As someone who have written countless grants and reviewed grant proposals, while helping nonprofits develop strategic plans and design programs, I have seen firsthand how many know little about what an outcome statement is, where it fits in a program plan, and how it should read in a program, strategy or grant document.
Why you need a well-articulated outcome statement
It is incredibly difficult to go somewhere new and unfamiliar without directions. Yet as leaders that’s exactly what we do without a well-articulated outcome statement. Outcome statement are so important because they help you stay focused on your journey towards making or expanding your impact.
Outcomes statements tell your stakeholders including donors and funders – that you are not just going forward, you know where you are going. It shows that you know exactly what you have set out to accomplish. Because of your well written outcome statement, your funders can be clear about what their investment will produce if they entrusted you with some of it. They are what you measure to show the world that you are making a difference.
So, you want to make sure you have them written out correctly.
What are Outcomes?
Before we talk about how outcomes statements should read, let’s first get on the same page on what program outcomes are:
An outcome as the word implies, is a term used to describe what your program aims to accomplish. It is the results you want to see happen because of your interventions. It is the change that happens because of what you and your team does daily.
It often sits somewhere between your program outputs and your broad program goal. You can consider them the escrow of your program Goal. They are the link between what you accomplish every day, month or year (output) and what you hope to accomplish in the society, community, or environment (Goal) in 5, 10, 15 or 50 years.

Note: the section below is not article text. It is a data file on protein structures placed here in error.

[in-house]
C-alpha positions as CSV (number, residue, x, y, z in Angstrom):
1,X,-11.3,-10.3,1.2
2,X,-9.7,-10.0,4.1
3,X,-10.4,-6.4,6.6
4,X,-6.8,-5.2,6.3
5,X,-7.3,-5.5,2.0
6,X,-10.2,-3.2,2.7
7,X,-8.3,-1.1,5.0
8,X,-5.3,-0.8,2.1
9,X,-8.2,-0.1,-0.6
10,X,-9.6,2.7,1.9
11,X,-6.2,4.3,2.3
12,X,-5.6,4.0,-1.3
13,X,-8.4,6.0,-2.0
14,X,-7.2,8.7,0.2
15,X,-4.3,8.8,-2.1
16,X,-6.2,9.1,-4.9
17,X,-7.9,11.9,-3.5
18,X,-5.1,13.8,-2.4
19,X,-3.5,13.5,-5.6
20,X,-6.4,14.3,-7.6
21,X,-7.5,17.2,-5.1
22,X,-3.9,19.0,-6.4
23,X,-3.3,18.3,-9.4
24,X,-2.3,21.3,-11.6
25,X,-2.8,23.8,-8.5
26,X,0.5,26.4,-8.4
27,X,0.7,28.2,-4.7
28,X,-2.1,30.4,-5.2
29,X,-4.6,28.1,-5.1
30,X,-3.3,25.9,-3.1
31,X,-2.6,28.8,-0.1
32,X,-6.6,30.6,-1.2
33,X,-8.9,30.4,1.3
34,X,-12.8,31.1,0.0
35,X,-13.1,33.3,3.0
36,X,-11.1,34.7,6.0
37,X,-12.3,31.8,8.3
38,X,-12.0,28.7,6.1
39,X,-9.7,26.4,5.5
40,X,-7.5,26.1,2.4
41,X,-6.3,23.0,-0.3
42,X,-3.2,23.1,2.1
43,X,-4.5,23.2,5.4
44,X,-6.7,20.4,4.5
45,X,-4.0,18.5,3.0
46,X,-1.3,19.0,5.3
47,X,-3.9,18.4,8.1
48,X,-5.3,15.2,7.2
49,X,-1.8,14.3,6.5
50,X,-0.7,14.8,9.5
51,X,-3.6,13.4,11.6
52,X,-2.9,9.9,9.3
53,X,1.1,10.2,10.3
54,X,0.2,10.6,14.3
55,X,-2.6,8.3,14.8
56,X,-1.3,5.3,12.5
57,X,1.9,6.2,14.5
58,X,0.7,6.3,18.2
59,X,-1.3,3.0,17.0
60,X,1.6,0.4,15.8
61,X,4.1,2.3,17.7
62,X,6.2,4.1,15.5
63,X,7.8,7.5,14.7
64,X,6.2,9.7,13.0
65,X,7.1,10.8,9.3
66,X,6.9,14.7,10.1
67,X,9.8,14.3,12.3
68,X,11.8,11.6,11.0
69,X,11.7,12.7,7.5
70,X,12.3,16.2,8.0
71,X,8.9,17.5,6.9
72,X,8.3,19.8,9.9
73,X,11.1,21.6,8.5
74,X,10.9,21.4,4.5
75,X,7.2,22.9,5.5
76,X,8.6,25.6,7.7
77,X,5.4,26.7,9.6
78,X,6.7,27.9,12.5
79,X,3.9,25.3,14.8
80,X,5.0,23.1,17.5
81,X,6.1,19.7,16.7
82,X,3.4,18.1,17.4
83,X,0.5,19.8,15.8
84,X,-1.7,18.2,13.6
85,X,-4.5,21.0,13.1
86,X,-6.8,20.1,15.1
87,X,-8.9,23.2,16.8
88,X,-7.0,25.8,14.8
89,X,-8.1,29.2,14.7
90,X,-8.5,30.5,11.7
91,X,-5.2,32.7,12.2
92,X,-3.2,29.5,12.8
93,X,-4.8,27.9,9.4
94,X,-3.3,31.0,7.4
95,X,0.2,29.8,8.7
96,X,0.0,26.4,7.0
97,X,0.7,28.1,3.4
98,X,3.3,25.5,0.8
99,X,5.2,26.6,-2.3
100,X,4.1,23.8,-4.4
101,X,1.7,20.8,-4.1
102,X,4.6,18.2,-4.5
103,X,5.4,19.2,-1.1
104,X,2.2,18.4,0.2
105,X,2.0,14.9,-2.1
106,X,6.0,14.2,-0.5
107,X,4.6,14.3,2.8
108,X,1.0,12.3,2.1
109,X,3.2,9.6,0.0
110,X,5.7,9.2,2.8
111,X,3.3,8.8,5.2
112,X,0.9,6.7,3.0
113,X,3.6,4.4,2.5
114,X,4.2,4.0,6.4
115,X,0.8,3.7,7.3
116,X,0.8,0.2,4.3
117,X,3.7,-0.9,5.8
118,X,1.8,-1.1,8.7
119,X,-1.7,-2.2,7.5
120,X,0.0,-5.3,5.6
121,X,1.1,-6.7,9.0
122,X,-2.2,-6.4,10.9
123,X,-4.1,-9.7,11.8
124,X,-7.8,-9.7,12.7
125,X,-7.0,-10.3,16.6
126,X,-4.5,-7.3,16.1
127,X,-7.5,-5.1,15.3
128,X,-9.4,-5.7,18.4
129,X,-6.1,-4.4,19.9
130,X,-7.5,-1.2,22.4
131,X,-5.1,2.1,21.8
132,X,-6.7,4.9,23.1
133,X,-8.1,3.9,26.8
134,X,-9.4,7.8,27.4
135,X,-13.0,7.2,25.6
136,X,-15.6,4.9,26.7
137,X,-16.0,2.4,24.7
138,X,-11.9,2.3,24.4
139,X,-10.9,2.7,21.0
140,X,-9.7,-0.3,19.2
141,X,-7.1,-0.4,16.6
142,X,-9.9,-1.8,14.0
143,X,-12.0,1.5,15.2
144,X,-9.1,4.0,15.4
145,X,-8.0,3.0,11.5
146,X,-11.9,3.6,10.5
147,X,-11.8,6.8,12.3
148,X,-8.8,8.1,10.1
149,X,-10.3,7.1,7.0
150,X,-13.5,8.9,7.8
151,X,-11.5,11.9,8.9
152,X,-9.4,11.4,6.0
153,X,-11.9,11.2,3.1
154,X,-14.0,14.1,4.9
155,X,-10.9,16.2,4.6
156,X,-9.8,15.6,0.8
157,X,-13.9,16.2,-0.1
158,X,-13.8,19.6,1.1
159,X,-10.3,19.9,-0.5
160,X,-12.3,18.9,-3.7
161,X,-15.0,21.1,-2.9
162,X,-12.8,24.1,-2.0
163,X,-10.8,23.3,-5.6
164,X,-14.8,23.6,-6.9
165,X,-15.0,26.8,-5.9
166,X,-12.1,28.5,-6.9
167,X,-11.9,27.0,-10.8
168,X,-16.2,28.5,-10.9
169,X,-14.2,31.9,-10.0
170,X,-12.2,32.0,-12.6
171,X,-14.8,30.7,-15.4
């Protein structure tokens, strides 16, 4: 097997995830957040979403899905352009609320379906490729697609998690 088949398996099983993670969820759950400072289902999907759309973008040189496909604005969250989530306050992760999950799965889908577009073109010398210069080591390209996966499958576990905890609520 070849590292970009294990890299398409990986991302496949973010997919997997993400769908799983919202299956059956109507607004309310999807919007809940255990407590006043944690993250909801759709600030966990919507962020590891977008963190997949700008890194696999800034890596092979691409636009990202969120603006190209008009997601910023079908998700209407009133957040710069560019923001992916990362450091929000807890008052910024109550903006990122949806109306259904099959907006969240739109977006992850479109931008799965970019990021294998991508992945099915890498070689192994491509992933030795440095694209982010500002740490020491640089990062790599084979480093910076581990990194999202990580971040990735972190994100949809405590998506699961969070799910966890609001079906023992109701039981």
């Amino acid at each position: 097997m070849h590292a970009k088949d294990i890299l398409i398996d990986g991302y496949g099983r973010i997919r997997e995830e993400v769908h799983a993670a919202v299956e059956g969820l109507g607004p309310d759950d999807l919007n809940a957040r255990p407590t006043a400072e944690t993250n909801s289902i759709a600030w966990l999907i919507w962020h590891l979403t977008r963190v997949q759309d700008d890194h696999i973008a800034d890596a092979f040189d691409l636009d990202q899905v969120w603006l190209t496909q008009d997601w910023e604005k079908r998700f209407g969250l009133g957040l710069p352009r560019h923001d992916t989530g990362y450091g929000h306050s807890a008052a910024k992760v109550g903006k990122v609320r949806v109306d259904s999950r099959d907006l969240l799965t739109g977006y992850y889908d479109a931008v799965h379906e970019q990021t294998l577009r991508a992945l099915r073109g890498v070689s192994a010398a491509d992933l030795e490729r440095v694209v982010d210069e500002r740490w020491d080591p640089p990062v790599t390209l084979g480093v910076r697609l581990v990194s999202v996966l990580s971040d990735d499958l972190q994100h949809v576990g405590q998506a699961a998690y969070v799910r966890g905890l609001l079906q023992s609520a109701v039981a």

Your program’s logic model, or theory of change (if you have one) should show a logical connection between your outcomes and your Goal.
Your outcomes usually draw from your program objectives. They may be short term (1-2 years) – often referred to as early outcomes or long term (3-5 years) – often referred to as late outcomes.
How Should Outcomes Be Articulated
Outcome statements should be measurable or quantifiable, specific and clearly contribute to a broader goal. They should be specific, manageable and achievable. Outcomes are sometimes stated using action verbs like increased, decreased, Improved e.t.c.
Let’s consider a good example of an outcome statement for the goal: To achieve a 10% Reduction in the prevalence of Skin Cancer among Caucasian women in Georgia County by 2024 :
- Achieve 50% increase in the number of middle-aged Caucasian women in Austin Metroplex can who name at least one skin cancer prevention method.
- Achieve a 20 % in increase routine Skin Cancer screening among middle-aged Caucasian women in Austin Metroplex
So, take a moment to check your outcome statements against these tips and examples and revise accordingly.
Don’t hesitate to reach out if you need a second eye to look at them. I’ll be happy to assist.
And by the way… I recently had some clients reach out to get help with developing their program logic model and theory of change. I am thinking of doing a piece on it but want to be sure it’s something other people can benefit from.
If this is something you would like me to write on, let me know in the comments section below or shoot me a private message.
To working Strategies and Authentic Results
It’s Chinnie & Team.